The Super Bowl moment
Latest viewing figures confirm that this year’s Super Bowl, which aired last Sunday, was the most watched programme in US TV history. I know it’s a tradition, and as such, I should play along in blissful approval but I can’t. I can’t help but feel the Super Bowl Moment is the (old) ad industry’s way of justifying its own existence, with blockbusting productions and media budgets attempting to re-write the future of a brand overnight.
Ironically, most of the ads were ‘leaked’ onto YouTube before the $3.5million media spot this year, probably turning the Super Bowl into the most expensive seeding strategy money can buy. The now (supposedly) viral films allow brands and advertisers to feel happy about their new-found control over social media.
Some of the 30 second Moments were entertaining, some annoying, others not worth mentioning but all are casualties of the fact that the Super Bowl is so very very popular. My thoughts on the whole shooting match are split simply into Likes and Dislikes.
It’s a great way to get in front of a huge audience – 111 million viewers to be more precise. These people will not plonk themselves in front of the telly again at the same time for another year (In the west at least) – that’s got to be good.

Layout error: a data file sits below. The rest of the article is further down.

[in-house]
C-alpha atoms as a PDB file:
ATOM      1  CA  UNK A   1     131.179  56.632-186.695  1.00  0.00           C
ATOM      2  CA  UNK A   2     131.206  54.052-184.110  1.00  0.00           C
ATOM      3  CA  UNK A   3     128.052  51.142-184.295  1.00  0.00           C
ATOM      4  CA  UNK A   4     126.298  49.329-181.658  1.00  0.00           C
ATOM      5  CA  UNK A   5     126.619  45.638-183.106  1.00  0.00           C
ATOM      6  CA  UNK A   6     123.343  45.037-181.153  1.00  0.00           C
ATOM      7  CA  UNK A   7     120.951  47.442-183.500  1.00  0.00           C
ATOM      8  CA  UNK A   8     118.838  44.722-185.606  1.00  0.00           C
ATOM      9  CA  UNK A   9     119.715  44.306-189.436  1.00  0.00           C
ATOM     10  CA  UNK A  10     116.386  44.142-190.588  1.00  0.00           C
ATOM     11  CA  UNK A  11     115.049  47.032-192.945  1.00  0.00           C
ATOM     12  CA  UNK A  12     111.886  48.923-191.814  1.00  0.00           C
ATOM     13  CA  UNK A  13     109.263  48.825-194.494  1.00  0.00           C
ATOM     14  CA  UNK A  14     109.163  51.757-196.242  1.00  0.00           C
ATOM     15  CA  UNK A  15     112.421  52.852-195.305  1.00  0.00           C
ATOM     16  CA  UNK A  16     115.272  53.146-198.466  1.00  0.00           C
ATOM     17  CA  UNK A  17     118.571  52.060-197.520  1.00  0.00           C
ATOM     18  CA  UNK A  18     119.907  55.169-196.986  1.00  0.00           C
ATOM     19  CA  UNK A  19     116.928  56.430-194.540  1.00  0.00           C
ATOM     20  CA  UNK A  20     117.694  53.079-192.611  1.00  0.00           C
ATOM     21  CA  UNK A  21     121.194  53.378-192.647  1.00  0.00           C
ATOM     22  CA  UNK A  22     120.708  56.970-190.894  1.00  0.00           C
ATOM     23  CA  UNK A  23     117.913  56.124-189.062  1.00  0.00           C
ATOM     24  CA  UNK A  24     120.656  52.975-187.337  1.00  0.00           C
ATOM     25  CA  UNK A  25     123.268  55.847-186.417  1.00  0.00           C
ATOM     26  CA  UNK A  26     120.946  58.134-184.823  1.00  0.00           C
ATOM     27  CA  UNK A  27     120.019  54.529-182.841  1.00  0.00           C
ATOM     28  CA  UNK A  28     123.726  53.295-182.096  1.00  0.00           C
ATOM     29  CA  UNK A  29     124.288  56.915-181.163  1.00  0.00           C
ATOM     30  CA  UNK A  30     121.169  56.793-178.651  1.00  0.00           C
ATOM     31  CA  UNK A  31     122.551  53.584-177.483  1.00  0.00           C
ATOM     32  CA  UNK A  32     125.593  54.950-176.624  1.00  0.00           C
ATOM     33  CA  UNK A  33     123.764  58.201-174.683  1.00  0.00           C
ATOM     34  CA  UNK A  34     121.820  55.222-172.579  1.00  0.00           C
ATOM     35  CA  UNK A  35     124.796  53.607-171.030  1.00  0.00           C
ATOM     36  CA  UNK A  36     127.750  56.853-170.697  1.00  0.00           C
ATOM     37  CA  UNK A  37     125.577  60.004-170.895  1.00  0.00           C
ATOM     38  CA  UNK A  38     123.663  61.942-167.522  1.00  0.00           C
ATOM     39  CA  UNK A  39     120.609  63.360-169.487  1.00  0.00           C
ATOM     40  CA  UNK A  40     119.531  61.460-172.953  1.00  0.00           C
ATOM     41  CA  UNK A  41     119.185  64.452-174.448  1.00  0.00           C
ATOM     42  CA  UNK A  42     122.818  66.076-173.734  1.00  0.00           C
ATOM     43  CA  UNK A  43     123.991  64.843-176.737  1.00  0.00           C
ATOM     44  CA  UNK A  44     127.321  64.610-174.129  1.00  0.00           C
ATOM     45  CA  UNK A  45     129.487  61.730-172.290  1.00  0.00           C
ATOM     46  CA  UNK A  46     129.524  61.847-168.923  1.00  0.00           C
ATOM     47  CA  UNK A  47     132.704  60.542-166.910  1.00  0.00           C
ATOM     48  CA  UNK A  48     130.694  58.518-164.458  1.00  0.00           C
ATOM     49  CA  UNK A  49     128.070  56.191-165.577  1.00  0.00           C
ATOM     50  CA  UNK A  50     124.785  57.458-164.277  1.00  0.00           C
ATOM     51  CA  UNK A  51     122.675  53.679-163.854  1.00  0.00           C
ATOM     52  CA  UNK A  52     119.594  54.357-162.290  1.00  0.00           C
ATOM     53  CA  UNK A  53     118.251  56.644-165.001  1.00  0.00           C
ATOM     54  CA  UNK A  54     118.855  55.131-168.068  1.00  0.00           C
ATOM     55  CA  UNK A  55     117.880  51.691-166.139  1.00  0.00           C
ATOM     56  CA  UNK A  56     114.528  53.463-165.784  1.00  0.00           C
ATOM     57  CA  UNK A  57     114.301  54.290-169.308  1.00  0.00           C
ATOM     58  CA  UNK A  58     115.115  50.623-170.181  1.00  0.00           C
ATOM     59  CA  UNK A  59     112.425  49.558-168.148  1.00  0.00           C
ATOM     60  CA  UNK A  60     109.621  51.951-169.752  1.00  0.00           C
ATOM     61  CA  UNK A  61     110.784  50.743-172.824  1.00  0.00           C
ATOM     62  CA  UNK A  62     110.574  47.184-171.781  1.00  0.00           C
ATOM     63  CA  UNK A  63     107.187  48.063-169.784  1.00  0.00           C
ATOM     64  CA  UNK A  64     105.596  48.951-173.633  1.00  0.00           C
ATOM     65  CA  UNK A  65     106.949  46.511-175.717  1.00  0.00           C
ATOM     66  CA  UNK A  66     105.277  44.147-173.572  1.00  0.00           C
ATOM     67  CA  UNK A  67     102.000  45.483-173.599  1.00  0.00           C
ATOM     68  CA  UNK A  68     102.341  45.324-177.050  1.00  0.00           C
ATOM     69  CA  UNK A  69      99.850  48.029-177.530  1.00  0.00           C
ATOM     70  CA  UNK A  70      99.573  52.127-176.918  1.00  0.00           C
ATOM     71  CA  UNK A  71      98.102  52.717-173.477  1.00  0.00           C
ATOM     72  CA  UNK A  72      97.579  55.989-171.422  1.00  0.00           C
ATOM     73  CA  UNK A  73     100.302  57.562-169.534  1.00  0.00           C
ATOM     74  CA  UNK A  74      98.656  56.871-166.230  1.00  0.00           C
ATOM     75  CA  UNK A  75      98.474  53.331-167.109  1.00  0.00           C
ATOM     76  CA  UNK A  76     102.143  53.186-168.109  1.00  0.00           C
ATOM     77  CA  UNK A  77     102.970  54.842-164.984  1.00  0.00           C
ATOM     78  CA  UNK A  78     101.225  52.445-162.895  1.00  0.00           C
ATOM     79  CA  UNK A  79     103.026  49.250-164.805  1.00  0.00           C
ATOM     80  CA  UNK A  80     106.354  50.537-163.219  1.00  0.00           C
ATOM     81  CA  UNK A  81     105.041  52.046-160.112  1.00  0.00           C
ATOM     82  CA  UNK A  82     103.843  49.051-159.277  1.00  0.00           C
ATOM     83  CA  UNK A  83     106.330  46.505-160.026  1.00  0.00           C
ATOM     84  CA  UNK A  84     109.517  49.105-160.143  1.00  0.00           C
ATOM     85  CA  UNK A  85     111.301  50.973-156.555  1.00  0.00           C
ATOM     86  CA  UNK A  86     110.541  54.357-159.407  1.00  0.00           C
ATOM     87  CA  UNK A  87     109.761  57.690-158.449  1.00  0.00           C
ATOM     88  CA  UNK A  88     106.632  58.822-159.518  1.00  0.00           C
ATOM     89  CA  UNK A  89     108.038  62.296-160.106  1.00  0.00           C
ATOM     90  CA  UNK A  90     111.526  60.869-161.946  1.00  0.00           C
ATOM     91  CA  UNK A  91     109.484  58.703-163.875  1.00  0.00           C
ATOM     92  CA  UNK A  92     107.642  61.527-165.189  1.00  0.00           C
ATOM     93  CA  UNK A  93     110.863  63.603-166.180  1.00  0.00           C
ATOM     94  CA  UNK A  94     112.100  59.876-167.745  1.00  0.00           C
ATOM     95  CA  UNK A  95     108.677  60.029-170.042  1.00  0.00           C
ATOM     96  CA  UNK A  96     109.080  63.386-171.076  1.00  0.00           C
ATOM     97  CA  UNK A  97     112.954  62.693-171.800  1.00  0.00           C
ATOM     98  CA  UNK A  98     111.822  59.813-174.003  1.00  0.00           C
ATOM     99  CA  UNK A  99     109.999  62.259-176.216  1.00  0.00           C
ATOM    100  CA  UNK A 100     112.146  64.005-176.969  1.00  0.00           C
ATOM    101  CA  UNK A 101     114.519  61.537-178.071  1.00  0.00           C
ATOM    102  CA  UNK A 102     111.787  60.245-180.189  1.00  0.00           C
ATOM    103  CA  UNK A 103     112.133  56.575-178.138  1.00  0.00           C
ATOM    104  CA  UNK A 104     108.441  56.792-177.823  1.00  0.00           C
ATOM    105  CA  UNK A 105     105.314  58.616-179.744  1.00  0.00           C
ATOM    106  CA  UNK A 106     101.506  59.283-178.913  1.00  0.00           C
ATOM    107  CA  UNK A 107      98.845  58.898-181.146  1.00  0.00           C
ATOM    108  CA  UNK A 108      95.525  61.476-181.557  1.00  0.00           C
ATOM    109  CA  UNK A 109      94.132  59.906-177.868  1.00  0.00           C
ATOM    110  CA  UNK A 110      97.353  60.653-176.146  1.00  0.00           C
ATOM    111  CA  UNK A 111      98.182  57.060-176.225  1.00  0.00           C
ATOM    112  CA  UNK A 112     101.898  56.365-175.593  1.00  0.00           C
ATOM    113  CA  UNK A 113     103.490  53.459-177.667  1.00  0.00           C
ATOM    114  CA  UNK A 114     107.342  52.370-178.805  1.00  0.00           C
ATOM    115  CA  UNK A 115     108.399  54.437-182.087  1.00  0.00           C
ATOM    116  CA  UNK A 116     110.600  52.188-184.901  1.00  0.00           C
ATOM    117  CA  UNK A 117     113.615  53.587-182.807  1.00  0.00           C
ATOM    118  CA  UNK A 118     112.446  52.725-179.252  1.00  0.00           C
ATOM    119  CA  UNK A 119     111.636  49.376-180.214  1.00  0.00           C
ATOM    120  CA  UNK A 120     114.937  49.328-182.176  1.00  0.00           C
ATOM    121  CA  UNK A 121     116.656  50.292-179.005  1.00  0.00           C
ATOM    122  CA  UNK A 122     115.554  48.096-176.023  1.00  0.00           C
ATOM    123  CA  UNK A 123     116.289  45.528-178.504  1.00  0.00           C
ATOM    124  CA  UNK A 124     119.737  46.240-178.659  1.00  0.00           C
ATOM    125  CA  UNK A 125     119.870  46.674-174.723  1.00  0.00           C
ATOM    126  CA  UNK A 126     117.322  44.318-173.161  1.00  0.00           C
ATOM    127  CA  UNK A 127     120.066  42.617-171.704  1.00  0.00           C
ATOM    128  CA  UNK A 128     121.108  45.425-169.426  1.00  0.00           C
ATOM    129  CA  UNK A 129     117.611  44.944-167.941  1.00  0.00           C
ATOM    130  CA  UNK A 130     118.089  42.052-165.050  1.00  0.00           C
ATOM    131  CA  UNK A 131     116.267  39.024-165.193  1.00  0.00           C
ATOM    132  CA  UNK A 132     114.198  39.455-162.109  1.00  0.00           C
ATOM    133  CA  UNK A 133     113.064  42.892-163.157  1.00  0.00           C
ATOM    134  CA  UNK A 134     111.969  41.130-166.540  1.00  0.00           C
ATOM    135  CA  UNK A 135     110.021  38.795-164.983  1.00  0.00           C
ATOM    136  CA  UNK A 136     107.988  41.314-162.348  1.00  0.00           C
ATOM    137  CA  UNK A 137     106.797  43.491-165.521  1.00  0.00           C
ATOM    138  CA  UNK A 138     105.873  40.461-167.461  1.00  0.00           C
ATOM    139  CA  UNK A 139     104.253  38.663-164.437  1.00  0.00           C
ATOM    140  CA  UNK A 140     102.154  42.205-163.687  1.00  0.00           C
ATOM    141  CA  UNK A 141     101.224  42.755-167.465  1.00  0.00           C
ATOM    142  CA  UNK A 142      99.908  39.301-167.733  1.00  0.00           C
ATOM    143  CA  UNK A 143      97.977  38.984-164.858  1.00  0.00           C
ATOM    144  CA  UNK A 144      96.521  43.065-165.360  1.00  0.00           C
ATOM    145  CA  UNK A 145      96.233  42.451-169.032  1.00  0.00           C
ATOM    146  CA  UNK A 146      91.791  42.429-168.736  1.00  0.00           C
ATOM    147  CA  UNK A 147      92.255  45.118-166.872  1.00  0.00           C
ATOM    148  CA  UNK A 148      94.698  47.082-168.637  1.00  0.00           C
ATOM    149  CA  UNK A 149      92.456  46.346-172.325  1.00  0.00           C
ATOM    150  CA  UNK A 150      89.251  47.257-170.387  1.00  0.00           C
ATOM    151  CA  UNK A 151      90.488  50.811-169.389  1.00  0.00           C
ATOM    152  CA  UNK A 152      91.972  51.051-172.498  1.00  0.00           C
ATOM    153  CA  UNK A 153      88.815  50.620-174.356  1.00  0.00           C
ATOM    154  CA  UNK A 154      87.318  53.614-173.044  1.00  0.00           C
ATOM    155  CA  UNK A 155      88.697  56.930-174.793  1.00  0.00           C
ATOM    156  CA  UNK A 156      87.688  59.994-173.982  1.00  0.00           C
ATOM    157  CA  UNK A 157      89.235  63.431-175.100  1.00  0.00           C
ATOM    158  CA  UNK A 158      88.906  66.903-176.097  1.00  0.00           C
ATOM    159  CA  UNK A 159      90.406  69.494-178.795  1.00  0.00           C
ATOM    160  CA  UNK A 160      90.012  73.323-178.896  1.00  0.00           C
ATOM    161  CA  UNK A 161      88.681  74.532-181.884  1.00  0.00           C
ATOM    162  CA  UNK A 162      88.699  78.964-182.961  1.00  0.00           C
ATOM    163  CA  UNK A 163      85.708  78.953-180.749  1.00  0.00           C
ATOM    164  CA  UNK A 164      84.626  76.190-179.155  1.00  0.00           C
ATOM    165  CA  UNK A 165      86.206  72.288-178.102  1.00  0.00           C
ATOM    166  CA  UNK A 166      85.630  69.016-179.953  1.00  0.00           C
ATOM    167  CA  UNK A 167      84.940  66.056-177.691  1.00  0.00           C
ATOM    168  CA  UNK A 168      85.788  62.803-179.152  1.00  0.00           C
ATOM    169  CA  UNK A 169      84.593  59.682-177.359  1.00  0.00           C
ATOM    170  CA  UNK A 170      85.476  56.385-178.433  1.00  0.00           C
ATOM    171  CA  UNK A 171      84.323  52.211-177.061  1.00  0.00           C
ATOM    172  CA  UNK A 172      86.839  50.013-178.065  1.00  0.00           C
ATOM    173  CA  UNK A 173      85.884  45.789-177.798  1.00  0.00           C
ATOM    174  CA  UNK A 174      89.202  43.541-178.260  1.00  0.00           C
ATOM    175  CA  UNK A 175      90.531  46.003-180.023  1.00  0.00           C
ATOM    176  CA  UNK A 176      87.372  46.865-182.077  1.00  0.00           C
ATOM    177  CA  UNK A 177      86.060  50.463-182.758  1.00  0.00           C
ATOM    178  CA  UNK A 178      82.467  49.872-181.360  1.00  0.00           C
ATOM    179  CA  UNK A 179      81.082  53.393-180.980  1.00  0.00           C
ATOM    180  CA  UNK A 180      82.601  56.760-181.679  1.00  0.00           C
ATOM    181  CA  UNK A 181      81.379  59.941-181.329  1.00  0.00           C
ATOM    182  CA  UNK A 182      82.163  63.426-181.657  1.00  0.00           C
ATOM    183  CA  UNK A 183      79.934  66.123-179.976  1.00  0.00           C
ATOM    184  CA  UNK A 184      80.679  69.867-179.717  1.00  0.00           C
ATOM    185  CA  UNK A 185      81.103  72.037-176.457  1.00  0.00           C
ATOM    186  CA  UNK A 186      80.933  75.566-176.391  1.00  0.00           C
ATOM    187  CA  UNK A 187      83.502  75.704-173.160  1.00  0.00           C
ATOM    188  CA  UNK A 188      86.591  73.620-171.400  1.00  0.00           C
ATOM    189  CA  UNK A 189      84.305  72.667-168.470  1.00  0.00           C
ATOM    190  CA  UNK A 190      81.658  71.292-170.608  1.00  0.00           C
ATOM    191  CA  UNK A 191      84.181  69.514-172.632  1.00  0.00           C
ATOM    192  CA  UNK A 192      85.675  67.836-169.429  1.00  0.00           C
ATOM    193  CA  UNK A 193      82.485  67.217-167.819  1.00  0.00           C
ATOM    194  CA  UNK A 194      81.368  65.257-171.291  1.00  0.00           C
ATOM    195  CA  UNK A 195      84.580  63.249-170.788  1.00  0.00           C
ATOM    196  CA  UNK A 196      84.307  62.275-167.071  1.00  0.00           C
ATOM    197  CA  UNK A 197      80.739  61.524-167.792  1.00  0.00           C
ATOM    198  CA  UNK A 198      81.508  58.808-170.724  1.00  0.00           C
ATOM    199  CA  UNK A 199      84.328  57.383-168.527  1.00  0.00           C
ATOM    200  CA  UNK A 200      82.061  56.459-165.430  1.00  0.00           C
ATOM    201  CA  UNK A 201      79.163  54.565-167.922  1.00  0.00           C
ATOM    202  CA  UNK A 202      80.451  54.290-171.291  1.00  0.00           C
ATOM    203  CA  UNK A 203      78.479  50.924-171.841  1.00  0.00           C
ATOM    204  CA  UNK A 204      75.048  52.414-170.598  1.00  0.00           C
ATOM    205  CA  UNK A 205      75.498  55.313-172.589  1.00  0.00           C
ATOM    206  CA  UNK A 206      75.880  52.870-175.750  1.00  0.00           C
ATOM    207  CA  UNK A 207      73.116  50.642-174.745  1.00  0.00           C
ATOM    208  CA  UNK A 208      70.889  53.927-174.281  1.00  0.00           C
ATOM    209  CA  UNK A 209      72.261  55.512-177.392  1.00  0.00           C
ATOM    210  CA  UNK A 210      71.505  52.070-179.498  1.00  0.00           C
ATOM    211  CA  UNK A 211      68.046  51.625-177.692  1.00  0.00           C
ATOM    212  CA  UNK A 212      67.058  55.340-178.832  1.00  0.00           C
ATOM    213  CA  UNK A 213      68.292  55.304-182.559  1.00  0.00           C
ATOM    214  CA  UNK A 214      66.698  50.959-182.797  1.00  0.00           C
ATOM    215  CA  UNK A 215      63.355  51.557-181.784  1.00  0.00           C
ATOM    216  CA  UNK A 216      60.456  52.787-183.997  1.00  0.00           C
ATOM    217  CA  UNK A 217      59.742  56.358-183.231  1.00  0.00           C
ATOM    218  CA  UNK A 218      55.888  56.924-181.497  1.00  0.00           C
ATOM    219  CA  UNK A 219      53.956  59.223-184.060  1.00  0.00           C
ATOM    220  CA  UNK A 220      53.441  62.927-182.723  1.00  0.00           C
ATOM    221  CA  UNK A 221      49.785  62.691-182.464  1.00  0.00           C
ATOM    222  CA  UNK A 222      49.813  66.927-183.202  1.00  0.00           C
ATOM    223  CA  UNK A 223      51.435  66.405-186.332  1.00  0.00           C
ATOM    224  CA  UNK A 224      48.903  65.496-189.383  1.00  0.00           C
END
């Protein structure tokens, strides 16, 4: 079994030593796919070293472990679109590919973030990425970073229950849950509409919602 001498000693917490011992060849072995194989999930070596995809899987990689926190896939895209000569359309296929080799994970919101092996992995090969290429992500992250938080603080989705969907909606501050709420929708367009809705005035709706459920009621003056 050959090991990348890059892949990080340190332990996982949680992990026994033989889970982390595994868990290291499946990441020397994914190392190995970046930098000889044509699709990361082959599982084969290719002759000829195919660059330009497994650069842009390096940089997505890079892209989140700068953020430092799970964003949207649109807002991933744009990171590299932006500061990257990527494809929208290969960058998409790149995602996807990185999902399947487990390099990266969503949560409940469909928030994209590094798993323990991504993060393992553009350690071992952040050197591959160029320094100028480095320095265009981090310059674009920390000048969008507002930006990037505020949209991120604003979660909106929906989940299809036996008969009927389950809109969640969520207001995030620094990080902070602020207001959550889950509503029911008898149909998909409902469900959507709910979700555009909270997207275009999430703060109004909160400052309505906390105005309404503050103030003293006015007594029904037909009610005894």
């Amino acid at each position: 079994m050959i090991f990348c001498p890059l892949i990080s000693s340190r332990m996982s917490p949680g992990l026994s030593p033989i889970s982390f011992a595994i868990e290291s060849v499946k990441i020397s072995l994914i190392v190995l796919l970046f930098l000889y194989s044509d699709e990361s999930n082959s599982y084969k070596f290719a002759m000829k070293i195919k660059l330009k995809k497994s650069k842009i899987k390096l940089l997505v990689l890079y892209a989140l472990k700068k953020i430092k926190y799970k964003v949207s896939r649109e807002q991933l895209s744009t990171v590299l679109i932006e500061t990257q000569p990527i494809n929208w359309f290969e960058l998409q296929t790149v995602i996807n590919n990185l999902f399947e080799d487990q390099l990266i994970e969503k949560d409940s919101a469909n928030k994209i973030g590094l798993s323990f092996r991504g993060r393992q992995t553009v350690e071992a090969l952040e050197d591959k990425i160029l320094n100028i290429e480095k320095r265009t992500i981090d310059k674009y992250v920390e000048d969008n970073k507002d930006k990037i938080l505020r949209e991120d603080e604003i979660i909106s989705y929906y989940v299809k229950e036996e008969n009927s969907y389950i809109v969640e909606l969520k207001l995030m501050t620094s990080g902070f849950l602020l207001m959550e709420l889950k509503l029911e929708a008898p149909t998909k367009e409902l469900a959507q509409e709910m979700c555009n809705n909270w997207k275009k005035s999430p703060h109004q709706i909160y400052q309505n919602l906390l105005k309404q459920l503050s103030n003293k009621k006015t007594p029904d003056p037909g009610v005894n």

This media event has the power to re-set your brand. It can change people’s perception of you, good or bad.
Safe creative. With so much at stake the creative really suffers. Ads resorting to the old clichés of cute animals, celebrities, slapstick and the rape of pop culture, all lead to less inventive and less engaging ideas. (A particular low-light was Chryslers odiously patriotic inspiration fest to get people buying good old American products again.)
The ads are still very traditional. They bark out their message, longing for approval. Lacking in depth, engagement and the ability to spark conversation.
What price longevity? Beyond the back-in-the-office-Monday-morning-tea-break chat, how many will be extolling the virtues of your 30 second brand parade?
The ads are far too pleased with themselves. Notably, Volkswagen referencing its own TV ad of last year. This, in my book is like laughing at your own jokes – usually sign of some tragic character flaw.
What can we learn in the UK?
I doubt there will ever be a true Super Bowl moment in the UK (apart from perhaps the Olympics).
The X-Factor or Champions League are the closest we will get but they do have far more niche audiences. This at least allows us to better target the message.
This kind of big bang media is great but we need to find ways of harnessing it and creating something that lasts a long time. We need to do more than the now certain “Like us on Facebook” call to action at the end.
The ideas need to have social at their heart – not just a broadcast message with a full stop at the end. They need some conversational rocket fuel, or at the very least, a good opener.
Gareth James is TMW’s executive creative director.